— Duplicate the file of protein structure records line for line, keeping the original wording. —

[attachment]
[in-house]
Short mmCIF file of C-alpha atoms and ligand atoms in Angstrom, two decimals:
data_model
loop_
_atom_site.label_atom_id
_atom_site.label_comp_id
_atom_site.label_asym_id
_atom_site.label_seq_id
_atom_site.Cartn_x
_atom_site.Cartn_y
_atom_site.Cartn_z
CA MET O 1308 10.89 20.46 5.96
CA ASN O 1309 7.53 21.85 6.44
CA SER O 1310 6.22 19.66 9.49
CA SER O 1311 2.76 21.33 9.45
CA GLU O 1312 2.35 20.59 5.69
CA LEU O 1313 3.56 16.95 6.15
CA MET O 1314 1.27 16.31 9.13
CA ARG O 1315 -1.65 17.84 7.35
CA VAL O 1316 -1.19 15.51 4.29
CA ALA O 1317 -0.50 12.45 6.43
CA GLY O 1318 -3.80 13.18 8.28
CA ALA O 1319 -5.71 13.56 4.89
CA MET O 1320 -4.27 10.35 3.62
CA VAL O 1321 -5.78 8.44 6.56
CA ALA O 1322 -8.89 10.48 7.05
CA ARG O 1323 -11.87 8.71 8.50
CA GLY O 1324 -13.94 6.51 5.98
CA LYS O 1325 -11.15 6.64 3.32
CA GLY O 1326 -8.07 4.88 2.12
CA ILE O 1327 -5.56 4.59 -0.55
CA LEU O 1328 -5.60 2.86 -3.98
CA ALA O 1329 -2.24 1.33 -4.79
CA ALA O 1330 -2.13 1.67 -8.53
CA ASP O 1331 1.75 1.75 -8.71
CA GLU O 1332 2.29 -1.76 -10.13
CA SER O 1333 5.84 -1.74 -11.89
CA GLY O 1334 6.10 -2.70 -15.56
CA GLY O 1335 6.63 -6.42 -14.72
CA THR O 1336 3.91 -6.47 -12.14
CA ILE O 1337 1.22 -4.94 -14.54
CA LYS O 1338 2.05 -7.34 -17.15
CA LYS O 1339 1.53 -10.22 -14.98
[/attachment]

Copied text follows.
[in-house]
Short mmCIF file of C-alpha atoms and ligand atoms in Angstrom, two decimals:
data_model
loop_
_atom_site.label_atom_id
_atom_site.label_comp_id
_atom_site.label_asym_id
_atom_site.label_seq_id
_atom_site.Cartn_x
_atom_site.Cartn_y
_atom_site.Cartn_z
CA MET O 1308 10.89 20.46 5.96
CA ASN O 1309 7.53 21.85 6.44
CA SER O 1310 6.22 19.66 9.49
CA SER O 1311 2.76 21.33 9.45
CA GLU O 1312 2.35 20.59 5.69
CA LEU O 1313 3.56 16.95 6.15
CA MET O 1314 1.27 16.31 9.13
CA ARG O 1315 -1.65 17.84 7.35
CA VAL O 1316 -1.19 15.51 4.29
CA ALA O 1317 -0.50 12.45 6.43
CA GLY O 1318 -3.80 13.18 8.28
CA ALA O 1319 -5.71 13.56 4.89
CA MET O 1320 -4.27 10.35 3.62
CA VAL O 1321 -5.78 8.44 6.56
CA ALA O 1322 -8.89 10.48 7.05
CA ARG O 1323 -11.87 8.71 8.50
CA GLY O 1324 -13.94 6.51 5.98
CA LYS O 1325 -11.15 6.64 3.32
CA GLY O 1326 -8.07 4.88 2.12
CA ILE O 1327 -5.56 4.59 -0.55
CA LEU O 1328 -5.60 2.86 -3.98
CA ALA O 1329 -2.24 1.33 -4.79
CA ALA O 1330 -2.13 1.67 -8.53
CA ASP O 1331 1.75 1.75 -8.71
CA GLU O 1332 2.29 -1.76 -10.13
CA SER O 1333 5.84 -1.74 -11.89
CA GLY O 1334 6.10 -2.70 -15.56
CA GLY O 1335 6.63 -6.42 -14.72
CA THR O 1336 3.91 -6.47 -12.14
CA ILE O 1337 1.22 -4.94 -14.54
CA LYS O 1338 2.05 -7.34 -17.15
CA LYS O 1339 1.53 -10.22 -14.98